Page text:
I remember working as a library assistant while I was working on my library degree and I remember how marginalized those of us in the position were. I worked in circulation (at the check-out desk and upstairs information desk) at a small city public library in a county that had a branch in another part of our city. Often, if we didn’t have a book, we would end up looking to see if the county library had it for the patron. I had the simple, non-earth-shattering idea of creating a computer shortcut to the county library catalog on the circulation and information desk computers; an idea that my colleagues in Circ were in favor of as a helpful time-saver. I remember suggesting it to my supervisor and how tremendously dismissive she was of the idea and me. It was clear to me that I was in a class of people who were not paid to think of ways to improve the library, but just to do the tasks associated with their job. It was demoralizing.

I’m sure there are people working in staff positions in libraries who don’t see it as a career, but I know so many who do. And what do we do for those passionate, dedicated people working in our libraries who do not have the MLS? A friend of mine recently left libraries for a non-library job. She was an incredible go-getter who was full of ideas and committed to doing the work to make them happen. Only she rarely was in a position to make her ideas happen because she was a “paraprofessional” and in many libraries, paraprofessionals are not empowered to suggest projects or improvements the way “professionals” are. She was an exceptional employee who couldn’t afford to go to library school, and there weren’t really opportunities in her job for her to take on new challenges or get more autonomy, much less to advance. In a situation like that, what’s a dynamic, passionate, improvement-oriented person to do?

Kendra Levine has written three brilliant posts about people working in libraries without the professional credential and our responsibility to stand up for their rights in solidarity as library workers:

Her posts are on fire with their righteous awesomeness!! Here’s just one excerpt from her second post:

Librarians need to eat crow and apologize for past slights and insults. We need to begin with reflection and self education. Recognize the importance and dignity of all work, and embody that belief. Libraries are complex systems and operations that need lots of different kind of workers to function. When I hear librarians laughingly plead ignorance about bib records because why should they actually need to worry about them, it’s embarrassing and offensive. (And also reflects the deprofessionalization of tech services…) So think about what you are going to say and be careful with how you say it. I know for a profession of people who tend to be driven by words, we can often be very pedantic and precise with our own, but also carelessly punch down. So much that I think most people don’t think they’re going to do it.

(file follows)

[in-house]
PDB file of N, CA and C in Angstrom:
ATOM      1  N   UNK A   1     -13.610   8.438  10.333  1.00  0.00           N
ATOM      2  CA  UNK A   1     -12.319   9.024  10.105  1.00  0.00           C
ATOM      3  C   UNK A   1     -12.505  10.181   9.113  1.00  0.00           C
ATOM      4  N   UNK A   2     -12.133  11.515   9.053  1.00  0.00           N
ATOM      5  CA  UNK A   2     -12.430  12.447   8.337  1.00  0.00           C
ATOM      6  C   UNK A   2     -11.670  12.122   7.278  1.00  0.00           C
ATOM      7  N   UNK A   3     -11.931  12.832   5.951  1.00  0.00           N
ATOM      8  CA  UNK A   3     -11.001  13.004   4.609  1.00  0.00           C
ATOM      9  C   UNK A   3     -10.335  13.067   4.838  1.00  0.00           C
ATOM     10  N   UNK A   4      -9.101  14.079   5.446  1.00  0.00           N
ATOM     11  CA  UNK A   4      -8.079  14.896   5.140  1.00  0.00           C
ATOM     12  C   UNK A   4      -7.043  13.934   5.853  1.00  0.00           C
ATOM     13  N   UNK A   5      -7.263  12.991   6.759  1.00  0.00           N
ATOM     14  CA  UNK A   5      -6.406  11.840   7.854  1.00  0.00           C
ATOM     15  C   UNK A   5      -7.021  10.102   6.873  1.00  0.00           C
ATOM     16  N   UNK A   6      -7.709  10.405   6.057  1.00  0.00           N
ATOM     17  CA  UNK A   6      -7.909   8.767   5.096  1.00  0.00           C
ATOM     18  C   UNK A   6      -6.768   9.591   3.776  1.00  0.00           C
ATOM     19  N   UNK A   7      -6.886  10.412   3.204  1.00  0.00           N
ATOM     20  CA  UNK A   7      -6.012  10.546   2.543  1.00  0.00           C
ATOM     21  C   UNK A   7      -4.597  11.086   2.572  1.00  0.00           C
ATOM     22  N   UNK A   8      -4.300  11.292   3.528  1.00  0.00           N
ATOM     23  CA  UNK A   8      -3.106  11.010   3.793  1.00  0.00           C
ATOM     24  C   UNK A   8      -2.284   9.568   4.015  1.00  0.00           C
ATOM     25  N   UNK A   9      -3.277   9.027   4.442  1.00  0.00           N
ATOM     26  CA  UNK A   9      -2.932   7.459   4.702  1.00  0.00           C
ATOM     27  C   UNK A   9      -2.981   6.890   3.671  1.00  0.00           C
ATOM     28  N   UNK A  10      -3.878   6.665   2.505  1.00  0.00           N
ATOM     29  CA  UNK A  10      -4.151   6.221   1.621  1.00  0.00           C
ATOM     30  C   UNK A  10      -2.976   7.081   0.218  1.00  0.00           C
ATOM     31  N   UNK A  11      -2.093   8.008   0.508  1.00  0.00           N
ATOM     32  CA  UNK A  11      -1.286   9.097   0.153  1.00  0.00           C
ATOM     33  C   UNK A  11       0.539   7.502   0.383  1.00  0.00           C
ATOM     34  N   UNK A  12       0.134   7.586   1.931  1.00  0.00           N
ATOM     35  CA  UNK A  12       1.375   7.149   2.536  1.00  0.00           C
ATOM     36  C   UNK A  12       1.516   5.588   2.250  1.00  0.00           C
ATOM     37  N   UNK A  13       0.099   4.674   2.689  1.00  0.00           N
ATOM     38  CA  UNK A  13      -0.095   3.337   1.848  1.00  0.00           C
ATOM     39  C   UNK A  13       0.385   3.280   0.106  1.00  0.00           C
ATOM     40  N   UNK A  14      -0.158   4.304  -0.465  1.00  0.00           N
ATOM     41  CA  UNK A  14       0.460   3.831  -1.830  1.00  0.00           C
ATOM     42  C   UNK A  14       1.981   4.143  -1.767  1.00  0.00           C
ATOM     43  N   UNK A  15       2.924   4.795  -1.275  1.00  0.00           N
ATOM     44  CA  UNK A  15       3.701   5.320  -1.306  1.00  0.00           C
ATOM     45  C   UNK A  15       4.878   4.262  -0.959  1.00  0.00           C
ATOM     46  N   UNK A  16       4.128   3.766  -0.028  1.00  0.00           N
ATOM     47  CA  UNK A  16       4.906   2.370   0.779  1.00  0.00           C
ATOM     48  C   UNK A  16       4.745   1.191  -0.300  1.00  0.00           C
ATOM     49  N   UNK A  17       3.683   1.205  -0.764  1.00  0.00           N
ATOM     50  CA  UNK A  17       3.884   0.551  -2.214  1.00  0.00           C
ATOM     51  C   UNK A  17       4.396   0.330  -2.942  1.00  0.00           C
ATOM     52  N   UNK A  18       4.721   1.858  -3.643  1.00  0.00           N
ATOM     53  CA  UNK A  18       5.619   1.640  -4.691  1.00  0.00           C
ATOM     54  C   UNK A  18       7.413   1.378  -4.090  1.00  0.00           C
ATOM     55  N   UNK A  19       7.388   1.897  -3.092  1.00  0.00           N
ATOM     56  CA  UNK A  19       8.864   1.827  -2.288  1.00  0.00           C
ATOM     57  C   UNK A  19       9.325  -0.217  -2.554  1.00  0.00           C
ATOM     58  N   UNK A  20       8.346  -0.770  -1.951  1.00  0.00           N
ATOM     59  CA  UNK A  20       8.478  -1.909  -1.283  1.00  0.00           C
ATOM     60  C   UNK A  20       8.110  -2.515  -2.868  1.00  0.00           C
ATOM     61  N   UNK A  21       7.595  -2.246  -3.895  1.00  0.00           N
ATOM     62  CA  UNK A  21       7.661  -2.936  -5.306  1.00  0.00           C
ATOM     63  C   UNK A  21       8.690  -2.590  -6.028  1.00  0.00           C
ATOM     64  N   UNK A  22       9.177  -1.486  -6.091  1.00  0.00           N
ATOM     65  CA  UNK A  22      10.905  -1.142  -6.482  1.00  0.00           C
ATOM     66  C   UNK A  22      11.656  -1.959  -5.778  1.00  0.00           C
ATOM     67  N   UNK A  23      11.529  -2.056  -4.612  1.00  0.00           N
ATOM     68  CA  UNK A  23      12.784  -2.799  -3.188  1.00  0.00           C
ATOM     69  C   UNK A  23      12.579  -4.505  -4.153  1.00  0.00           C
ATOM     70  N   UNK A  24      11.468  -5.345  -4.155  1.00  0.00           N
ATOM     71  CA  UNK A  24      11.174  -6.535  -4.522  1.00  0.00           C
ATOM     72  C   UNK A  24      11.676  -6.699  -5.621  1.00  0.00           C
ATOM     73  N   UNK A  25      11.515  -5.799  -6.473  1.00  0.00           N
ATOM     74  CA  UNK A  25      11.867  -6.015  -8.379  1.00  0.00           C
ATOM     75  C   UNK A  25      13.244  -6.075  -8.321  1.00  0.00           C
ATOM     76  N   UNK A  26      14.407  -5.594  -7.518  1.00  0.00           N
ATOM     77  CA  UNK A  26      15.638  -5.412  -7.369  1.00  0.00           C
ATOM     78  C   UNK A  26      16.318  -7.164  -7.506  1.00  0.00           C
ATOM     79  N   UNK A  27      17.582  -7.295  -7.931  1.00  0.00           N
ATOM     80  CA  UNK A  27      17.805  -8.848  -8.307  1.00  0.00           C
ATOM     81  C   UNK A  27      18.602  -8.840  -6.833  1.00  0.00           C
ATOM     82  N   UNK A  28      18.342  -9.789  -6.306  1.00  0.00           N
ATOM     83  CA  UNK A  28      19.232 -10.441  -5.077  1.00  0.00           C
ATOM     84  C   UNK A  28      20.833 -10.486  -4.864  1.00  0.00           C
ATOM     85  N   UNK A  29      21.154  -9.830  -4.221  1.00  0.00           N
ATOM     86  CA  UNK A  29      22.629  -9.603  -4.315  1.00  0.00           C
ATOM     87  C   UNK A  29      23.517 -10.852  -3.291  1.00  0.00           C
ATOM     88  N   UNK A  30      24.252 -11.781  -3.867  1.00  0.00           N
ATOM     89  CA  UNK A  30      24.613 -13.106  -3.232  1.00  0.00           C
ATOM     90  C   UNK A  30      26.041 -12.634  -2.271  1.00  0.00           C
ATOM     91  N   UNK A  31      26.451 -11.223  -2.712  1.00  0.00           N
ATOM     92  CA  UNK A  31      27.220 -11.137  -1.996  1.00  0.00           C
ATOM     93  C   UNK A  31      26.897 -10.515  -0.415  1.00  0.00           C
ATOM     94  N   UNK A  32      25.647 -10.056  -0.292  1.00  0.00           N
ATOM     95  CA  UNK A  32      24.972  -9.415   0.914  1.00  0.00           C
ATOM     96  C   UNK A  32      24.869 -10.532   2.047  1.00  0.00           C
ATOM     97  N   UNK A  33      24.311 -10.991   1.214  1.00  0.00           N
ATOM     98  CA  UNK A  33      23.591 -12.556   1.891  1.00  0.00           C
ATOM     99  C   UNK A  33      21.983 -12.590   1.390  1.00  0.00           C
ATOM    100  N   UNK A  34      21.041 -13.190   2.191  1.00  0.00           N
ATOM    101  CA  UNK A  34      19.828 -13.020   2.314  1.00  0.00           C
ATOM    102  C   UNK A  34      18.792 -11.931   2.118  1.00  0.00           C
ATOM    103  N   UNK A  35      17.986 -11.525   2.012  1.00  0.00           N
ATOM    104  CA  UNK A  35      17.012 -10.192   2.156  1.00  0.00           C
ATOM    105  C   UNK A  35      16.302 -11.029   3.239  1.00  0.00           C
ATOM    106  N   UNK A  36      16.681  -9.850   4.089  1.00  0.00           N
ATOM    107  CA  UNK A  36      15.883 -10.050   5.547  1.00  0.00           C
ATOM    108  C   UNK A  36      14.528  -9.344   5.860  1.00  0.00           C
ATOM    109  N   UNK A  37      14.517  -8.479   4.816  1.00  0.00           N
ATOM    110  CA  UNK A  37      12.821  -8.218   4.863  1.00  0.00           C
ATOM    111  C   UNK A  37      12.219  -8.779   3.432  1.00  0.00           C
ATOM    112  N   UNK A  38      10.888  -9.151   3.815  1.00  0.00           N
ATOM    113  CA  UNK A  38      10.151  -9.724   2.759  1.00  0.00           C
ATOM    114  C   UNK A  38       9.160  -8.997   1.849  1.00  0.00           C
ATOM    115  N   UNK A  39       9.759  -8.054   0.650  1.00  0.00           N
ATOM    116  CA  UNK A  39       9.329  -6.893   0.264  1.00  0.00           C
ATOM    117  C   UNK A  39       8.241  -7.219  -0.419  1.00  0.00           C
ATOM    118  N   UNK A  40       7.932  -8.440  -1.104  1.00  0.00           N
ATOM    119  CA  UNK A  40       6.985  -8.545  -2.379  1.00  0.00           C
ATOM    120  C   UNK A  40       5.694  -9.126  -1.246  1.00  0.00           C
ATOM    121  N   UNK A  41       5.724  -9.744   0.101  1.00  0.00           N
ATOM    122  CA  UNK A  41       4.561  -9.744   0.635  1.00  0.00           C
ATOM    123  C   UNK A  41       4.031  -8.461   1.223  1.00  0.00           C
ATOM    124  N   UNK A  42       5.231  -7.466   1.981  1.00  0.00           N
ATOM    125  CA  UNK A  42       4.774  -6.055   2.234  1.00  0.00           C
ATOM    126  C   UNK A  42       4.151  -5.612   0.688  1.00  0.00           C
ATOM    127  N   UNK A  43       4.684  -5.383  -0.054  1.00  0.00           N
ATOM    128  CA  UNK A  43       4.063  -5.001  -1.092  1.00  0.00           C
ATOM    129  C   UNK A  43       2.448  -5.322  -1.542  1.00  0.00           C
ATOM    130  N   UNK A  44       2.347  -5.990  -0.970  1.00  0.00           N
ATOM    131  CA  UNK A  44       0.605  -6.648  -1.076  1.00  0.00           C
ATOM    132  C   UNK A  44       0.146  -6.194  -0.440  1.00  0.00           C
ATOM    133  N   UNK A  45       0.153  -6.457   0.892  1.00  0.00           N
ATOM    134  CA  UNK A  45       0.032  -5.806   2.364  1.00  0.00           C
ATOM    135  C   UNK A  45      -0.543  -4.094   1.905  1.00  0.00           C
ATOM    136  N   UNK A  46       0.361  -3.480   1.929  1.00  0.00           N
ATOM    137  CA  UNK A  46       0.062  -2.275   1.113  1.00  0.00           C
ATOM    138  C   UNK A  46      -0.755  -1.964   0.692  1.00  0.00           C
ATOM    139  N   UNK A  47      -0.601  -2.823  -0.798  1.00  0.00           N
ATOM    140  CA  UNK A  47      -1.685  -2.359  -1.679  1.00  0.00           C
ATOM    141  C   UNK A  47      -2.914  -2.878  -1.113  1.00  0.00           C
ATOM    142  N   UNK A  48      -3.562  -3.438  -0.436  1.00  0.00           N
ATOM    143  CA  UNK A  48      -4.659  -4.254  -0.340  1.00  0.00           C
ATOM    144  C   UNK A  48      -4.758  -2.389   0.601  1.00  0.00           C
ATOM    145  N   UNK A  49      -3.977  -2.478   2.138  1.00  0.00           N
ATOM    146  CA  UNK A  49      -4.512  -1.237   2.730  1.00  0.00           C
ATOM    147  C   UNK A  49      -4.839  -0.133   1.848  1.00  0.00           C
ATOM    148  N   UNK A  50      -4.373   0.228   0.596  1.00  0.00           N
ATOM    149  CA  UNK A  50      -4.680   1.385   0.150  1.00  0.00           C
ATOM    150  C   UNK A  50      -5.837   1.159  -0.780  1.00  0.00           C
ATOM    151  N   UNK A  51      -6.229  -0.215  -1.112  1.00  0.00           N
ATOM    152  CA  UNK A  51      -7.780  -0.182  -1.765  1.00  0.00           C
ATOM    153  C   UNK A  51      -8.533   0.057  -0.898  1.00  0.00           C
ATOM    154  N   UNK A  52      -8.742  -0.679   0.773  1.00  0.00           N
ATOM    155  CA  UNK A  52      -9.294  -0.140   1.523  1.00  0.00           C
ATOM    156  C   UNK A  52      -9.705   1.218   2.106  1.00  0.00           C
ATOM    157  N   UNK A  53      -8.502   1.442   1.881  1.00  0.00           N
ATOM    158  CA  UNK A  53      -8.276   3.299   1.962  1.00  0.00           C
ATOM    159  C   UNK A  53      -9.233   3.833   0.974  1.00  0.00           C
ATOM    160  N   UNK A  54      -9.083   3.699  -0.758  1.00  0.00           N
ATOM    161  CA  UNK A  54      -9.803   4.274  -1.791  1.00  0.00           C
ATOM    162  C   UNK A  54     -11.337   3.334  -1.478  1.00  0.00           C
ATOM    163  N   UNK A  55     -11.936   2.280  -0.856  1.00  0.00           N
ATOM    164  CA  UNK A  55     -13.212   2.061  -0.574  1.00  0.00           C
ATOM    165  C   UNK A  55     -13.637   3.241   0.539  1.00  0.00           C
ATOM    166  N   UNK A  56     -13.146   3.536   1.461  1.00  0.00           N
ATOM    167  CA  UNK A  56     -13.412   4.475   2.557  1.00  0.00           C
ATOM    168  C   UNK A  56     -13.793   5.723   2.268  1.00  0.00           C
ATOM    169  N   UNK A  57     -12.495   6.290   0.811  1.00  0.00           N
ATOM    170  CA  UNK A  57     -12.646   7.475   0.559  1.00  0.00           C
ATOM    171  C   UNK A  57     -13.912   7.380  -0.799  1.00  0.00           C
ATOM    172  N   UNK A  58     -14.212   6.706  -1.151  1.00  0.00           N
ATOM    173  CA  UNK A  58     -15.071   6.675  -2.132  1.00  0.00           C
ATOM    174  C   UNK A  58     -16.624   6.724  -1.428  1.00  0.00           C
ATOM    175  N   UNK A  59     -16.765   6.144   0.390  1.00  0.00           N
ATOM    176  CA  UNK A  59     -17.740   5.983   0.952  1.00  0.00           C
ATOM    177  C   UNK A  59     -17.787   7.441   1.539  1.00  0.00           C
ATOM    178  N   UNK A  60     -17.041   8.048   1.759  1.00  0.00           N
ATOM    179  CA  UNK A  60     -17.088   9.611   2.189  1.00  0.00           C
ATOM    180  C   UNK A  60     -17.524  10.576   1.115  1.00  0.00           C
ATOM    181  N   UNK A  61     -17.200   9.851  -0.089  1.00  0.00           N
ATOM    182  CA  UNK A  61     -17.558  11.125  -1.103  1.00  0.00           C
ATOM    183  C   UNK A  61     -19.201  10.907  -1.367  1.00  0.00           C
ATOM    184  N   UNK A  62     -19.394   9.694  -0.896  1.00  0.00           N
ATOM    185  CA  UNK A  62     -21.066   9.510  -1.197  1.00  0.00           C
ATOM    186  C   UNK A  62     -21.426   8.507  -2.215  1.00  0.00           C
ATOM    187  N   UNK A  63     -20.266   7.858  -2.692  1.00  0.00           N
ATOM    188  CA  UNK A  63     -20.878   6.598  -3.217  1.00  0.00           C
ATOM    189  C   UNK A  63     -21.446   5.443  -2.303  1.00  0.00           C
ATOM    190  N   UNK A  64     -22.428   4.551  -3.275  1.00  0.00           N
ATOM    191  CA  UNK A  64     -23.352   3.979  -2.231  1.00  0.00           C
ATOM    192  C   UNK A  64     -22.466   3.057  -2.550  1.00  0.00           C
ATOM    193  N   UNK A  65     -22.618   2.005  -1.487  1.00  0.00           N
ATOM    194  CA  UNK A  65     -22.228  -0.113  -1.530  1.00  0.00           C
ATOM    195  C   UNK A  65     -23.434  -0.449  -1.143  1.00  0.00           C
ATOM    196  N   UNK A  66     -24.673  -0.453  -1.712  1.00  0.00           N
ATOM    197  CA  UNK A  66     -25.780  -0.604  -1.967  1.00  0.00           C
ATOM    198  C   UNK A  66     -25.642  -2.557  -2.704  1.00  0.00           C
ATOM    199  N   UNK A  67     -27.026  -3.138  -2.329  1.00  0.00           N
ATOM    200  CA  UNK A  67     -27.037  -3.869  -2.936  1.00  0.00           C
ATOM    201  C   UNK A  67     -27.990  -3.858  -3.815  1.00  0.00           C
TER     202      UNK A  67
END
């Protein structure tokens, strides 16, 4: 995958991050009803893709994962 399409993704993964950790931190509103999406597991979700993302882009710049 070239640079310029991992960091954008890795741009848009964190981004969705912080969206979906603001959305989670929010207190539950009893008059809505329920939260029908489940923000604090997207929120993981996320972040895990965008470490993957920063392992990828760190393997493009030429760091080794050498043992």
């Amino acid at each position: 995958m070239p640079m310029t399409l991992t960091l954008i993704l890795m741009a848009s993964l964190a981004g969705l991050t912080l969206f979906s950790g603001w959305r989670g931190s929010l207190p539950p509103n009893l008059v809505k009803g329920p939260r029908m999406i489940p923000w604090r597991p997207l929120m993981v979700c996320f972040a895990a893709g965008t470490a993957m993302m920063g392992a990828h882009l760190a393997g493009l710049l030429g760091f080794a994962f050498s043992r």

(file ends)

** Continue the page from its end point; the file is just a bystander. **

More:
Over the course of my career, I’ve seen people punch down at people in non-faculty positions, faculty librarians without tenure, and people in “paraprofessional positions.” I’ve seen people get their backs up when a “non-librarian” makes a suggestion about something that is the librarians’ domain and yet librarians in non-supervisory roles feel perfectly comfortable telling people in access services or technical services how to do their jobs better. I’ve probably been guilty of being territorial myself and I feel no lack of shame for that. I’ve seen the class divides everywhere I’ve worked, even when I’ve worked with people who were warm and wonderful and all liked their jobs. These divisions keep libraries from being a team environment where everyone feels like they are working towards a greater goal. Workers who are marginalized tend to focus only on their small area of the big picture because they aren’t empowered to think beyond it. They may have valuable insights and ideas that we will never learn about because we don’t value them.

Being territorial with our colleagues is not going to strengthen our profession or our libraries. If anything, it kills library workers’ passion for their work and their sense of being a member of a team. And if treating our colleagues with dignity and respect and advocating for them to get a decent wage will make people decide not to get an MLS, I think it’s on MLS programs to assert their value or improve what they offer. We shouldn’t have to prove the value of our professional credential by shitting on our colleagues.